Of all of the inanimate objects I touch everyday, just two of them are basically extensions of my hands: my BKR bottle (hydration, y’all!) and my iPhone (duh). And that’s precisely why I had turned a blind eye as to whether these items are covered in germs. But then I found out about how moldy your water bottle can get, so… I figured it was time to come face to face with my iPhone case (which has definitely touched surfaces in public restrooms). I decided to call the Germ Guy, Jason Tetro, a microbiologist and author of The Germ Files, to ask: How dirty is your cell phone case? He would definitely have the dirt.
Tetro’s take? Think of your cellphone case as your purse. They acquire the same germs, since you carry both pretty much everywhere you go. “There have been studies done on purses, and they have bacterial contamination,” he says. “In all likelihoood, your cellphone case is going to have microbial contamination, too. It doesn’t matter what material it is.” Yes, your phone case is germy.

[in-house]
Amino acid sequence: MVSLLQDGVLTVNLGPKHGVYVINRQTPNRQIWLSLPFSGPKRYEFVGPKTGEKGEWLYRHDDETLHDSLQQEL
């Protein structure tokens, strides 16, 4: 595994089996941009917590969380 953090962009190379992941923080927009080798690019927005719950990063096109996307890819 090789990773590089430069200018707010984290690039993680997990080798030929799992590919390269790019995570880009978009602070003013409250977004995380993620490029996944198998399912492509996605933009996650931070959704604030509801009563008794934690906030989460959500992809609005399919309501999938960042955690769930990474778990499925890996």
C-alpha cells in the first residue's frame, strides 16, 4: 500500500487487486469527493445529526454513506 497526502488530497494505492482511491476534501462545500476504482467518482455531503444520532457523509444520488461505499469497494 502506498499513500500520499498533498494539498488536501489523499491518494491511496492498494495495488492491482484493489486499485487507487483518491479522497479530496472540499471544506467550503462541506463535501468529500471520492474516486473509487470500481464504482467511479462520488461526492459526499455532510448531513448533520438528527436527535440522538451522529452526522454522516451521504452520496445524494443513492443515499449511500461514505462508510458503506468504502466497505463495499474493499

But here’s the thing—these germs aren’t so scary, so there’s no need to go frantically shopping for a new case. “When you start looking at the different types of bacteria, it gets a little bit less worrisome,” says Tetro. “When you look at the purses, the majority of bacteria that grows or finds its way on them happens to be environmental, which makes sense. For the most part, we’re talking about harmless bacteria.”
With your phone case specifically, he says that most of the microbes on it come from you. “Your natural, normal flora is going to end up on it,” he says. And your body is already accustomed to its own bacteria.
“But I put my cellphone down in the gym! In the bathroom!” I point out. This is where things get a little more complicated. Obviously, the bacteria of many, many other people is present in this kind of environment. “If you happen to be in a a high-traffic area with a lot of pathogens—like a hospital, or a kitchen, or a gym—you can never be quite sure what you’re going to get,” says Tetro. “There’s probably not a problem 99.9 percent of the time, but no one wants to get sick, so it’s always better to have a proactive mentality.”
To clean that case, Tetro says you can just throw it in the dishwasher (if it’s dishwasher-safe) or use an antimicrobial wipe. “It’s not your phone case that’s the issue, it’s where you are that’s the issue,” he says. Put that phone down on the gym floor? Yeah, time to clean it. (Good to know it’s not as filthy as your desk.)
BTW, the germiest part of your car isn’t what you think—so here’s how to clean that seat belt. And this is what to know about bacteria on gym equipment (BRB gagging).